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With reference to the above, I am of the considered opinion that you have a strong case against your employer Vis – à – Vis the unequal payment made to you for services rendered. You have stated that you have been working for Modern Computers Ltd, since the past five years…
This is a clear - cut case of Discrimination based on Sex. When you apprised your personnel manager about this disparity in the salary being paid to you, the personnel manager took no cognizance of your claim.
The legal position with respect to your claim is that The Equal Pay Act of 1970(as amended on July 2003) makes it imperative for employers to pay the same wages for the same work to both men and women and that there should be no discrimination on the basis of gender. Therefore, your employer has transgressed the law. Hence, you can apply to The Employment Tribunal for claiming equal remuneration.
Based on the decisions given by various courts in the United Kingdom in similar cases, I can assure you that you will definitely get remuneration equal to what has been paid to you male colleagues. The number of such gender bias cases is very many and in most of these cases, the applicant has been successful.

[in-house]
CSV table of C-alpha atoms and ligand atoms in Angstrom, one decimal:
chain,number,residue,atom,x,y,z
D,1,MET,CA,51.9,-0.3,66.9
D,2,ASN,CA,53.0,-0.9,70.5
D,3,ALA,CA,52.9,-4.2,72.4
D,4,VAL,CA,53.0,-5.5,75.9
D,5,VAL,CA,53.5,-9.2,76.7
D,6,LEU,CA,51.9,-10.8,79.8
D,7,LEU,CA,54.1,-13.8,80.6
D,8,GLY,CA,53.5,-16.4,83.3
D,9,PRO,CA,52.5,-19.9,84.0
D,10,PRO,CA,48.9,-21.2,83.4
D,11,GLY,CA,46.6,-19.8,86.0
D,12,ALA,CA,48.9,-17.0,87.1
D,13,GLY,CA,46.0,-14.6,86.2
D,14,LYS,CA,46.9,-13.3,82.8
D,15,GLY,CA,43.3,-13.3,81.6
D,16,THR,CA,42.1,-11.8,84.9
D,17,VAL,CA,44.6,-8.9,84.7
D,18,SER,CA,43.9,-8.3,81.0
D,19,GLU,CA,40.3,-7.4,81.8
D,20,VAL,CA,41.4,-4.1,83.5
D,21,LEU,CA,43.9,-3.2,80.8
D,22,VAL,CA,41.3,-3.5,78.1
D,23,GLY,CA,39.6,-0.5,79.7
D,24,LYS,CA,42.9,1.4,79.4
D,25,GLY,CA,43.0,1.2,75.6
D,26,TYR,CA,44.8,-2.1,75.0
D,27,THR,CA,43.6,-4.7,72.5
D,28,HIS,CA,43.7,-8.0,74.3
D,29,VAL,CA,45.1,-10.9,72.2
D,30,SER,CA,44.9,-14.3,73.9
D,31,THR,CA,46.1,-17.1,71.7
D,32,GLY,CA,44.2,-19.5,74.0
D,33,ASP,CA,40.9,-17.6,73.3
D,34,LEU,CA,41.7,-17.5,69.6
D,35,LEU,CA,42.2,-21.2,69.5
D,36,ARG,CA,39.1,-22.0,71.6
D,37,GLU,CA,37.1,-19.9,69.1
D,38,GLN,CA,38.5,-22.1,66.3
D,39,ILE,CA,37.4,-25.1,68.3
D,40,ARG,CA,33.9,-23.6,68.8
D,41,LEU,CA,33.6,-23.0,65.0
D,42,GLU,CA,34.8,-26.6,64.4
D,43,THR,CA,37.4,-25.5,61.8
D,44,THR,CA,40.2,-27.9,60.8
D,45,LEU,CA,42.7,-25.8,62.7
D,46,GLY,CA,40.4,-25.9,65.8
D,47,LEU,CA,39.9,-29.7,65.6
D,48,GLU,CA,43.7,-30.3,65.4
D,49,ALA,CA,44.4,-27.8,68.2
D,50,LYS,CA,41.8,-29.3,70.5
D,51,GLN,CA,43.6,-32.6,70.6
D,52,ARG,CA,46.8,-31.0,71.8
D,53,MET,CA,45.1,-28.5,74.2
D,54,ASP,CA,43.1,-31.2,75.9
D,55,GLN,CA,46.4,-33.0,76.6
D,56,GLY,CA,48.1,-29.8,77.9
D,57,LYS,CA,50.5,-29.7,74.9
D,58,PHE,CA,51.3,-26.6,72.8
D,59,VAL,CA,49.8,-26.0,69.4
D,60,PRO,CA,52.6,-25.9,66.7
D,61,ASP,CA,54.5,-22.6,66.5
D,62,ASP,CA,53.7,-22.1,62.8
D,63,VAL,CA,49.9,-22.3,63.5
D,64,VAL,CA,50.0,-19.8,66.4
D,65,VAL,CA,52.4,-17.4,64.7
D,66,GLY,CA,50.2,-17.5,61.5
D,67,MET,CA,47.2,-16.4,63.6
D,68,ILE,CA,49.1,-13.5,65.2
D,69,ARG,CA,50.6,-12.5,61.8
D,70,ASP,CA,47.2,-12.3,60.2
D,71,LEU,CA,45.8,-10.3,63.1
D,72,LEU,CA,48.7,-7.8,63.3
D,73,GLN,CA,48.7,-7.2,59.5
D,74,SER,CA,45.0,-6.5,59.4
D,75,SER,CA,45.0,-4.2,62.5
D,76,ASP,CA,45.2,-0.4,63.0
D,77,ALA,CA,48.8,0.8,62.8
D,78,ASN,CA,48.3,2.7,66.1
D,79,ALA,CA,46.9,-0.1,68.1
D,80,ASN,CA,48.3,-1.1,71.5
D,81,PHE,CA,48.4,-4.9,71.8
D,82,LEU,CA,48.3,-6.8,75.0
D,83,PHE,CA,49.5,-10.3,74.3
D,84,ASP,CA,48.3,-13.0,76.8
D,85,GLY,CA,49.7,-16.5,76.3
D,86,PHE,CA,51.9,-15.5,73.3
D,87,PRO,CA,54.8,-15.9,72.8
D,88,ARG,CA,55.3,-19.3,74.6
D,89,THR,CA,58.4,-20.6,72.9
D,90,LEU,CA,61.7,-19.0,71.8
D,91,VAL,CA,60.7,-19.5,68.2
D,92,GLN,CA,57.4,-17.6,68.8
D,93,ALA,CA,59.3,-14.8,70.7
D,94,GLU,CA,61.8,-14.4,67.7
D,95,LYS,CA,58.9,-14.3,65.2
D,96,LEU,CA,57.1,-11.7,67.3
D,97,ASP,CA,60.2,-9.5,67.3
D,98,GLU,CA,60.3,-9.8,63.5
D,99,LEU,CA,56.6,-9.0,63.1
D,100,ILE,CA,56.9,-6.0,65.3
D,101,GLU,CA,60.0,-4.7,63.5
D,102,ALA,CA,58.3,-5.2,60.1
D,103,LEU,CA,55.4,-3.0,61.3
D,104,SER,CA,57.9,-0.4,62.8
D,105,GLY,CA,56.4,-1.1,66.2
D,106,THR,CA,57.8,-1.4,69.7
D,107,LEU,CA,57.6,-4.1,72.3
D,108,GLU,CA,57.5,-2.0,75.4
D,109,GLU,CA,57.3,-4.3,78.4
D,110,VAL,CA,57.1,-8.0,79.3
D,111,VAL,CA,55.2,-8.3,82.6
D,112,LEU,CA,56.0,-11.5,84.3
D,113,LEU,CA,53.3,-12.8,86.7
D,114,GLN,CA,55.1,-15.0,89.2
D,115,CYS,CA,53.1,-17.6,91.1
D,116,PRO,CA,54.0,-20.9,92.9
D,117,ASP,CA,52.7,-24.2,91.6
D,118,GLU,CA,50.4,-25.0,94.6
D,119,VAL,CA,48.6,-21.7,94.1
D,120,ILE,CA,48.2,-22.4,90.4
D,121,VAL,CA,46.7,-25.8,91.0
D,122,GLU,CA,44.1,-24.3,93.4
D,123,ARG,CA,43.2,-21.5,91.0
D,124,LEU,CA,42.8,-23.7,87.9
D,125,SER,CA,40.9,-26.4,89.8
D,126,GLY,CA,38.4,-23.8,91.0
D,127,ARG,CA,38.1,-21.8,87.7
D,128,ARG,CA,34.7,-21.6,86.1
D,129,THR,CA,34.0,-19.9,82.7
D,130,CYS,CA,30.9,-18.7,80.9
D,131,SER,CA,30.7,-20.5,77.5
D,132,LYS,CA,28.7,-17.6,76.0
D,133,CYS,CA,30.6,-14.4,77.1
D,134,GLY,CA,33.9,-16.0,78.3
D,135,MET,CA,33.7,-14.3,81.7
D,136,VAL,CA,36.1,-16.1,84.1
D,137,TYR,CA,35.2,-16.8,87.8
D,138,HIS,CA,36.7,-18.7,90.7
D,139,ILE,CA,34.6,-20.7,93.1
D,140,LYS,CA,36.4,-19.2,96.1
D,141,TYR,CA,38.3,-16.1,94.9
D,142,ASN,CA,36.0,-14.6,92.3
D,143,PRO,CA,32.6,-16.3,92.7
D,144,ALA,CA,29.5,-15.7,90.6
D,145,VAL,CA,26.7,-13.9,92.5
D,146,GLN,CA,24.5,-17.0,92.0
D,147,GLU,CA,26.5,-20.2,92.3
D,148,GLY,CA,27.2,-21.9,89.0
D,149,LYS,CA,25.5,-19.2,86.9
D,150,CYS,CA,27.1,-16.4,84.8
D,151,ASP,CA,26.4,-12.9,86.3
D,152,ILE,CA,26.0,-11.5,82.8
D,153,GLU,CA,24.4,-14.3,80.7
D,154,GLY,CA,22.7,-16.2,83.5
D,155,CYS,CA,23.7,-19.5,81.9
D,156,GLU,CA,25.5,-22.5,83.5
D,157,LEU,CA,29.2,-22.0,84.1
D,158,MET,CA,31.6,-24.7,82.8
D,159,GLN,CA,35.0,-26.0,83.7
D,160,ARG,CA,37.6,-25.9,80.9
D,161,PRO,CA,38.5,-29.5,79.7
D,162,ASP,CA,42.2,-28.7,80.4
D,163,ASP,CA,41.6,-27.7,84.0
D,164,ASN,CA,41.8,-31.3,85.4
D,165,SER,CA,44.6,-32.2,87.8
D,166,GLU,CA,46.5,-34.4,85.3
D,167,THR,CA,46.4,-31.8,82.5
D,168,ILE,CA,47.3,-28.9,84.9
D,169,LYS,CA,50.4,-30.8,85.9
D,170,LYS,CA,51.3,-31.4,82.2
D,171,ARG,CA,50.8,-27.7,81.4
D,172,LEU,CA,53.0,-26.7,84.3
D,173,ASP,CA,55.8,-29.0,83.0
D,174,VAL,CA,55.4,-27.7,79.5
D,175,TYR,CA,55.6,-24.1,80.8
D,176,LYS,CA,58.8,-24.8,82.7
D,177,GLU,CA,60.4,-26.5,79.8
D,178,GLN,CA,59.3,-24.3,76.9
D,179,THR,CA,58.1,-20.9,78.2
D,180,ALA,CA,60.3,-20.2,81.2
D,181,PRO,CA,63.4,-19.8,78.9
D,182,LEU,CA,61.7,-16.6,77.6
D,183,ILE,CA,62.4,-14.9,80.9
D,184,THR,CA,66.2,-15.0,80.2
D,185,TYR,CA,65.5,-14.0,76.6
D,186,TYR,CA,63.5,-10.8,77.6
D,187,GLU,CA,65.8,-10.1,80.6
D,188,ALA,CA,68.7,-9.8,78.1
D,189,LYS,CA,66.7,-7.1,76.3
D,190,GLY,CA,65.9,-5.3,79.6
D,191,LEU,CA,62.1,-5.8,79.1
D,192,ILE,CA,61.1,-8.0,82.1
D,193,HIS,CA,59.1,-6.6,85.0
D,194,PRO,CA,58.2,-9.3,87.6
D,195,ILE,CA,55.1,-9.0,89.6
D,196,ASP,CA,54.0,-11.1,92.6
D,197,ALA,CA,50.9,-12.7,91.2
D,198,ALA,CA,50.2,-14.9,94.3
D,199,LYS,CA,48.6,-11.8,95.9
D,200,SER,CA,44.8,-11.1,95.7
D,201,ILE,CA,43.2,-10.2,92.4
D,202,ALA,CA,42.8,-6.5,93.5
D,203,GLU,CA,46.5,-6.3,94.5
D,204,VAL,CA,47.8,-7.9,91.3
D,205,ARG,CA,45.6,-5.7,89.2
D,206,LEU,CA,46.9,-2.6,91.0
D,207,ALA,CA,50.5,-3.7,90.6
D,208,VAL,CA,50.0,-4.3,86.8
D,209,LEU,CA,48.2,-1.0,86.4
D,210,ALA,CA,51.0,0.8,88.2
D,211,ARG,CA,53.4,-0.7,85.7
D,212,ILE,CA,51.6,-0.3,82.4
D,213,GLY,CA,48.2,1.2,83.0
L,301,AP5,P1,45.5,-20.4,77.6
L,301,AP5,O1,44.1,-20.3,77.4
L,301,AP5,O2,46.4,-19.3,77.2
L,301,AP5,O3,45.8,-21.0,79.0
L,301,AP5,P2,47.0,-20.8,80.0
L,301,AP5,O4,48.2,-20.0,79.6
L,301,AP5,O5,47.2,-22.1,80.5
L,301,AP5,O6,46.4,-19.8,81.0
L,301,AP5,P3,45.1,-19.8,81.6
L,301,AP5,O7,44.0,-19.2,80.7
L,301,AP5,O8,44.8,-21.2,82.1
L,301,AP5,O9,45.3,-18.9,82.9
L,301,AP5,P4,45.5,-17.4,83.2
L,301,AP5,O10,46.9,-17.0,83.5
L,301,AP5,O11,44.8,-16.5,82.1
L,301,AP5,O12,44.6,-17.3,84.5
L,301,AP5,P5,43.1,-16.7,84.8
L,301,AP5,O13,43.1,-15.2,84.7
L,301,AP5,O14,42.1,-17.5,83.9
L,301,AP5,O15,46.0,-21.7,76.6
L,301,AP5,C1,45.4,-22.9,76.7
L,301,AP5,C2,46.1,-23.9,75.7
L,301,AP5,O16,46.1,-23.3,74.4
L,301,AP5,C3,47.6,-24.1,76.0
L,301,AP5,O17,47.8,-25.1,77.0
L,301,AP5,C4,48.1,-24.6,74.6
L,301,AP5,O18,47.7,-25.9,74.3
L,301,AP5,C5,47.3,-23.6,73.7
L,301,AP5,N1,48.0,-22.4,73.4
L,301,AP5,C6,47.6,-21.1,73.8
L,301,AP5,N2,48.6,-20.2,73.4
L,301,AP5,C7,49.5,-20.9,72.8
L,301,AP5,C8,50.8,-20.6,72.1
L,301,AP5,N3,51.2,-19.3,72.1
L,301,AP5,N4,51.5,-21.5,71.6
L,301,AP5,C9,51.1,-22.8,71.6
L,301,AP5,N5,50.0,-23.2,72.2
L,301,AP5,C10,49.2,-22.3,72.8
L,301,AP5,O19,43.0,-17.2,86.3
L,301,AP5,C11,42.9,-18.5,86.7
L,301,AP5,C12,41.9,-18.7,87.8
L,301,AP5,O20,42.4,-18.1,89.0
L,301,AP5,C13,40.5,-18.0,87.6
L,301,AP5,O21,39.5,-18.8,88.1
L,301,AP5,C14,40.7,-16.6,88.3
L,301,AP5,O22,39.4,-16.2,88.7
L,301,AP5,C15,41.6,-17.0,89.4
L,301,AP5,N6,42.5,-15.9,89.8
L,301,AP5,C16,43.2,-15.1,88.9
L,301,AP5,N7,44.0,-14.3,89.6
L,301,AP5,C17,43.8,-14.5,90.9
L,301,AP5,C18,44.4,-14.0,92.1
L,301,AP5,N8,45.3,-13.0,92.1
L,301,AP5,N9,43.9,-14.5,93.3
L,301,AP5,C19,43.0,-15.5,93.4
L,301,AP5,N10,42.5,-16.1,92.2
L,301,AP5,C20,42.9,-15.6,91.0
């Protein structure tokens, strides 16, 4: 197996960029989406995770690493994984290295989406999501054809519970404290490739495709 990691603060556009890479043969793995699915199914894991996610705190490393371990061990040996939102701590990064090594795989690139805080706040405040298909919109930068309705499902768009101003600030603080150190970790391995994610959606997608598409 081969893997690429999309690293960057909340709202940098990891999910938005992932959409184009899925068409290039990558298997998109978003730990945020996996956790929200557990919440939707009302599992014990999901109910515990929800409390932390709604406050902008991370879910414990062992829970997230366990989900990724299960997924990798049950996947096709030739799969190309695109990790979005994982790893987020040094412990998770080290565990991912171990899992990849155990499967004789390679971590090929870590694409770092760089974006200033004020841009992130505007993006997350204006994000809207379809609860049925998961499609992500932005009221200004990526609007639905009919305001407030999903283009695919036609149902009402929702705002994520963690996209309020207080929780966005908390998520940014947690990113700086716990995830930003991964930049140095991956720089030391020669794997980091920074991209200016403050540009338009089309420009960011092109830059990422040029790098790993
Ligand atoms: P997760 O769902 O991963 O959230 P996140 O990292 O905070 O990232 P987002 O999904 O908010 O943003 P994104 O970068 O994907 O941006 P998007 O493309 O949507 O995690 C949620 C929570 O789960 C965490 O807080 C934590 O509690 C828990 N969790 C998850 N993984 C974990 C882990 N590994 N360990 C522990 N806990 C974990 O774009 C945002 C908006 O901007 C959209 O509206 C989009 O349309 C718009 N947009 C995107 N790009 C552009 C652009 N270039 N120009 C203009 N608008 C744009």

Ms. Samrita Kaur has approached our firm in order to obtain legal aid as she is of the opinion that she has been discriminated against by her employer in respect of the remuneration being paid to her, since this was less than what her male colleagues were being paid. In this connection, she further states that her personnel manager chose to ignore her claim for higher remuneration. It is my opinion that under these circumstances, she has no other alternative than to approach The Employment Tribunal to seek redressal for her grievance.
The E.P.A has been interpreted to cover indirect as well as direct sex discrimination. In other words, the E.P.A will be applicable to cases where the pay difference is due to a condition or practice, which applies to men and women but which adversely, affects a considerably larger proportion of one sex than the other and further, when it is not justifiable, irrespective of sex, to apply that condition or practice.
The appropriate statutory procedure to be followed is that the aggrieved woman has to ...
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